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How should you deal with a toxic co-parent?

On Behalf of | Jan 13, 2022 | Child Custody |

After divorce, both parties must make every effort to co-parent effectively. This entails making decisions in the best interest of the children and limiting conflict as much as possible.

When dealing with a toxic co-parent, the process becomes a lot harder. While the definition varies greatly, toxic parents often engage in a pattern of behaviors that cause negative emotions in children and spouses, both current and former. If you are dealing with a difficult ex, here are a few steps to take.

Make sure you have a parenting plan

Divorcing couples establish parenting plans to ensure care of their children remains consistent. These plans include information on visitation, child support, dispute resolution, and many other important topics. While all divorcing couples should have parenting plans, they are crucial for difficult relationships. You and your ex must follow the terms of the plan, or you could face recrimination by the court. This provides you leverage should your ex refuse to adhere to the plan.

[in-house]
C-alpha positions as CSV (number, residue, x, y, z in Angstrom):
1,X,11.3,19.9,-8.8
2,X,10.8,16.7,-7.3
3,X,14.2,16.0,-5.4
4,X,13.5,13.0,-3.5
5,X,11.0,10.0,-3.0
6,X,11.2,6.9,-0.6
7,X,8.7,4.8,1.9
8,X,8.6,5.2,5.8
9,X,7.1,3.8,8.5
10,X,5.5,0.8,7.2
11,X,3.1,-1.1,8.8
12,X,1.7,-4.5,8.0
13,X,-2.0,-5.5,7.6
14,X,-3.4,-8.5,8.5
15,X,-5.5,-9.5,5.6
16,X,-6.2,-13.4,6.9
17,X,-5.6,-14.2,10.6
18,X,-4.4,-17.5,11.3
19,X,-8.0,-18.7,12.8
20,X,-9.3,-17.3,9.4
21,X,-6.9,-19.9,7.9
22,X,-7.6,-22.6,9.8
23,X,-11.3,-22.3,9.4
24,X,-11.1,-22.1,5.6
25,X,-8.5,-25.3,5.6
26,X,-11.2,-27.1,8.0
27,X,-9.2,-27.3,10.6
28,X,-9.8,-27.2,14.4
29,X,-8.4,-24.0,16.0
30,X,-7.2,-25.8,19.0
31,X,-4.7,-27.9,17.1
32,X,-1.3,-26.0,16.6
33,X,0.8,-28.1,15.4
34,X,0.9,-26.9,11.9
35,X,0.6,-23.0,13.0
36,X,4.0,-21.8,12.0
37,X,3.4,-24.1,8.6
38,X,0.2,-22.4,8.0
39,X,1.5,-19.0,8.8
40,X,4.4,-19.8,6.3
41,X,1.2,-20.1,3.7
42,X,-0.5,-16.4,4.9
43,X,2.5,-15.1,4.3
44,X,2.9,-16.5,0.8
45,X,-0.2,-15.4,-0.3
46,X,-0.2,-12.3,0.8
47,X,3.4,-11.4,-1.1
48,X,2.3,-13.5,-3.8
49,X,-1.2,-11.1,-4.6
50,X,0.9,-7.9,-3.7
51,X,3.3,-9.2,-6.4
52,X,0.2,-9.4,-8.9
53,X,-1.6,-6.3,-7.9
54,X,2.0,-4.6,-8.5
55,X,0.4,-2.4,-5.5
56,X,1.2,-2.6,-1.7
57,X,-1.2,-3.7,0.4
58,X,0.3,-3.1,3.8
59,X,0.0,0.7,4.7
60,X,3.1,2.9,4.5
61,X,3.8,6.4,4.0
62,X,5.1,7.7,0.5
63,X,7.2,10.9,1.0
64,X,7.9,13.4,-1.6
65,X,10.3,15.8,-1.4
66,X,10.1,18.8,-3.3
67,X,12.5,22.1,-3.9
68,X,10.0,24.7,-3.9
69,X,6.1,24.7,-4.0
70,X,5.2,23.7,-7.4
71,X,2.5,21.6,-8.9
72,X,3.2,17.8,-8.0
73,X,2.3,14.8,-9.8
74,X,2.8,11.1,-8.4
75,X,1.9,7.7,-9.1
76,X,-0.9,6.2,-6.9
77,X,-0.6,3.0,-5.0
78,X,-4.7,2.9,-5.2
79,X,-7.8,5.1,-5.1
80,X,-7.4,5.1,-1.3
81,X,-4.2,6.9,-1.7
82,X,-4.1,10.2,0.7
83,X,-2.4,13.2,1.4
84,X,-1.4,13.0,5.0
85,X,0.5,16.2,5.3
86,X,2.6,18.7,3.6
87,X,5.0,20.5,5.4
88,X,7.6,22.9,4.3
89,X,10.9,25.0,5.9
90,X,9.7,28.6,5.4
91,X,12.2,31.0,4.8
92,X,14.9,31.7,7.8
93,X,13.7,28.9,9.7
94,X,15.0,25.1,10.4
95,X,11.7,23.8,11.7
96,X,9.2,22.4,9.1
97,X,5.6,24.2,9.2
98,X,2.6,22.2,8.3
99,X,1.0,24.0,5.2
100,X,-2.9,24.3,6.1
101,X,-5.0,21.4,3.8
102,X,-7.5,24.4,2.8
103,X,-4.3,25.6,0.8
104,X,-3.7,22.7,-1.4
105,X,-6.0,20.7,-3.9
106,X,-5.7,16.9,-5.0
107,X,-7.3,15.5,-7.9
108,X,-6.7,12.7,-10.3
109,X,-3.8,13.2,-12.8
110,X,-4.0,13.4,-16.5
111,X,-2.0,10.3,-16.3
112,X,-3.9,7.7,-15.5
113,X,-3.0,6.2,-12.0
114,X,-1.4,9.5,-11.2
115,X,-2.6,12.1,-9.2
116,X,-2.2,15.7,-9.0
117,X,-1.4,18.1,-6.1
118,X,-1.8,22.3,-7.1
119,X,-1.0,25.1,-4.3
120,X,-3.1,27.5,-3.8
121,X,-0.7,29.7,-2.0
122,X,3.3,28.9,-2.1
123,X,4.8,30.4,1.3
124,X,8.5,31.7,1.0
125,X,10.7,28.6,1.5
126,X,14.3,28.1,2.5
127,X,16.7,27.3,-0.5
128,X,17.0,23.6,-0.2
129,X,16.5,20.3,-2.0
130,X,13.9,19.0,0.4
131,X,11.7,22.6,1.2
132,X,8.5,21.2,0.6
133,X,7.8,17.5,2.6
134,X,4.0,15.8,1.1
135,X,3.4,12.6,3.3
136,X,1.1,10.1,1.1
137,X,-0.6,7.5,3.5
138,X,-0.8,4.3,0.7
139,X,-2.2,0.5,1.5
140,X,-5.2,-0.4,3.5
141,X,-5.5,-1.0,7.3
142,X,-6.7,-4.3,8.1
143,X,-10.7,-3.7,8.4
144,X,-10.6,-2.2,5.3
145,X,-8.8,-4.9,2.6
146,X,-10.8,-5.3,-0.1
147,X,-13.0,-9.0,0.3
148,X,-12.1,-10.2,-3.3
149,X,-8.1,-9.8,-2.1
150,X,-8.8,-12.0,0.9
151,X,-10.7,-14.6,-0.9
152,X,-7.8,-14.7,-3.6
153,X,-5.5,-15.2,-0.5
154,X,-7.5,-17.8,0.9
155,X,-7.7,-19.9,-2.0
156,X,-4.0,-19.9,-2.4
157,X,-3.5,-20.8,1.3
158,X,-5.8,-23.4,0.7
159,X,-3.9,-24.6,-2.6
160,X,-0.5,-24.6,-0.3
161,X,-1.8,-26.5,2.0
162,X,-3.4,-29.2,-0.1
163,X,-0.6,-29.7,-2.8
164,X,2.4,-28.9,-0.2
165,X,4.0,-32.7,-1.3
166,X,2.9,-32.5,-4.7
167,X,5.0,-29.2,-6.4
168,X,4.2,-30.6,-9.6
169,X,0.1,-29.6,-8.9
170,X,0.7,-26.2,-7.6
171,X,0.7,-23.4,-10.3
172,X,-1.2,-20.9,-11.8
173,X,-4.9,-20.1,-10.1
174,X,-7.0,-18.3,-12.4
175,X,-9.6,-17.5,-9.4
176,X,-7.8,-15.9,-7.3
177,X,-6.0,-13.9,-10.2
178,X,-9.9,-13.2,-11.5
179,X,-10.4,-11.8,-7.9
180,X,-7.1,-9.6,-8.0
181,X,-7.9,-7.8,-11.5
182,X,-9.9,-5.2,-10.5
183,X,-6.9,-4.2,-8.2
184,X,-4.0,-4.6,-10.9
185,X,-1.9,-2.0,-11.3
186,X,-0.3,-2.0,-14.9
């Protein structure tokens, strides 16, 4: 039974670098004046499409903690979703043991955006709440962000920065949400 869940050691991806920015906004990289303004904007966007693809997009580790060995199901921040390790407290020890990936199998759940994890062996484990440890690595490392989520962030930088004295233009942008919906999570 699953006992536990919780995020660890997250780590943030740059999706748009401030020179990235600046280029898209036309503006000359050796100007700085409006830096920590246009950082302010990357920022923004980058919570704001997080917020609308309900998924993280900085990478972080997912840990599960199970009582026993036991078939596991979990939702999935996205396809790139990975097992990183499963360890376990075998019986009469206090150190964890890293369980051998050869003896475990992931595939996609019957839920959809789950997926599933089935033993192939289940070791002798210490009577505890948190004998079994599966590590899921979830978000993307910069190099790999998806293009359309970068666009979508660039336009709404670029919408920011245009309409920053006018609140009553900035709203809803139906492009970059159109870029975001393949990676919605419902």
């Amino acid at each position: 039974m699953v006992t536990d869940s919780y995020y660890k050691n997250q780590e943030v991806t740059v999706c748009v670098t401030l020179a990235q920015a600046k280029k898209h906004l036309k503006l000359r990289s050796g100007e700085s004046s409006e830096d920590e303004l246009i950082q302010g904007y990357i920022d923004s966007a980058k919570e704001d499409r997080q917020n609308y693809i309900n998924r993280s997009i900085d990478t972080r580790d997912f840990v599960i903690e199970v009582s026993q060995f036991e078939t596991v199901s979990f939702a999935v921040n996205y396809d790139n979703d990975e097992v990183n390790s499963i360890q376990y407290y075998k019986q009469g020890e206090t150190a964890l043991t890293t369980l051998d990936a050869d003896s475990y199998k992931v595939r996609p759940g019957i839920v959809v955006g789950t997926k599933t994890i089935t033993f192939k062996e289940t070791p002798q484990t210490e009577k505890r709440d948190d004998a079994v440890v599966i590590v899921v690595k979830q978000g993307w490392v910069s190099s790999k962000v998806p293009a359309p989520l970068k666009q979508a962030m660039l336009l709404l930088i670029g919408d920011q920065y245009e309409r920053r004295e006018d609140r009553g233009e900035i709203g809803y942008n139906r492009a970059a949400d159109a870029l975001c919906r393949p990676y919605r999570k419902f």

Establish communication boundaries

Communication with a toxic ex is often easier said than done. The person may repeatedly instigate fights and arguments when you are discussing your children, which will inflame angry feelings even further. Setting boundaries can help you maintain your sanity and navigate complex issues regarding child-rearing. For example, if you cannot handle face to face contact, institute a rule that you and your ex can only communicate via phone or email. Once you have established a boundary, do all you can to stick to it.

Support your kids emotionally

Toxic parenting also affects children, so make sure you are there to support them from an emotional perspective. Be willing to answer questions, handle negative emotions, and show support during their daily lives. Taking these actions will not completely undo the hurt feelings caused by your ex’s conduct, but they will show your children what healthy, loving parenting looks like.